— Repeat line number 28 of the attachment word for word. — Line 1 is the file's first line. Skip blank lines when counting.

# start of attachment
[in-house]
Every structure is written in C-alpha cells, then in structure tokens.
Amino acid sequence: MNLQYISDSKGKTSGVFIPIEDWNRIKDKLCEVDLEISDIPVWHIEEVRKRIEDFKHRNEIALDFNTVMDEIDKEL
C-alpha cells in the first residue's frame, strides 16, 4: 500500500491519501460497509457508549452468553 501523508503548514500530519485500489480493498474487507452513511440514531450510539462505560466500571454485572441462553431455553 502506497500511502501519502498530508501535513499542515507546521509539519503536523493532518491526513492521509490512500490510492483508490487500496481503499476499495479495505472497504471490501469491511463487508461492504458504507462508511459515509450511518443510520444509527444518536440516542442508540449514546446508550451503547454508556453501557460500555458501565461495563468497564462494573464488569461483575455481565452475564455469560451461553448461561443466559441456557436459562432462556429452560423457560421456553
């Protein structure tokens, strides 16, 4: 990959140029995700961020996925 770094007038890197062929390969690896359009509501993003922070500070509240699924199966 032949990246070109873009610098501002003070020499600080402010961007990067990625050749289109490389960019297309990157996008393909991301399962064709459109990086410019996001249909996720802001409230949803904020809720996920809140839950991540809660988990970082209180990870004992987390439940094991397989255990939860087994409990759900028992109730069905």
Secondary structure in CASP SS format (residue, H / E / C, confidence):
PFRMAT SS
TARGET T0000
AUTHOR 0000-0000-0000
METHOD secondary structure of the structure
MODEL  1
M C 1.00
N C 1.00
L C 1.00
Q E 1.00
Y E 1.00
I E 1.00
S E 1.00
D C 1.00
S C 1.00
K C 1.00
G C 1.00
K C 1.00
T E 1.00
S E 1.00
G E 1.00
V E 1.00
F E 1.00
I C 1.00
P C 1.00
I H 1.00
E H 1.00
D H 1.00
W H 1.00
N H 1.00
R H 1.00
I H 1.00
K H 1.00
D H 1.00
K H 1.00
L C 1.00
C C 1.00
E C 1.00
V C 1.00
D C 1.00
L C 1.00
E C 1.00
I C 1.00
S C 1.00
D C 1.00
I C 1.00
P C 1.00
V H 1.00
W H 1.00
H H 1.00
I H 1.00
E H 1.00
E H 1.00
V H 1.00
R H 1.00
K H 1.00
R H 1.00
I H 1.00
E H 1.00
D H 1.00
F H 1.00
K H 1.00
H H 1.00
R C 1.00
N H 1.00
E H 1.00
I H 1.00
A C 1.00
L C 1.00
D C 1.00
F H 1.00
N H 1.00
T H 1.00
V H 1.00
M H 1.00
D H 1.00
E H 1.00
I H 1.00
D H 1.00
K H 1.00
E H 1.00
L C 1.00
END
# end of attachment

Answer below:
F E 1.00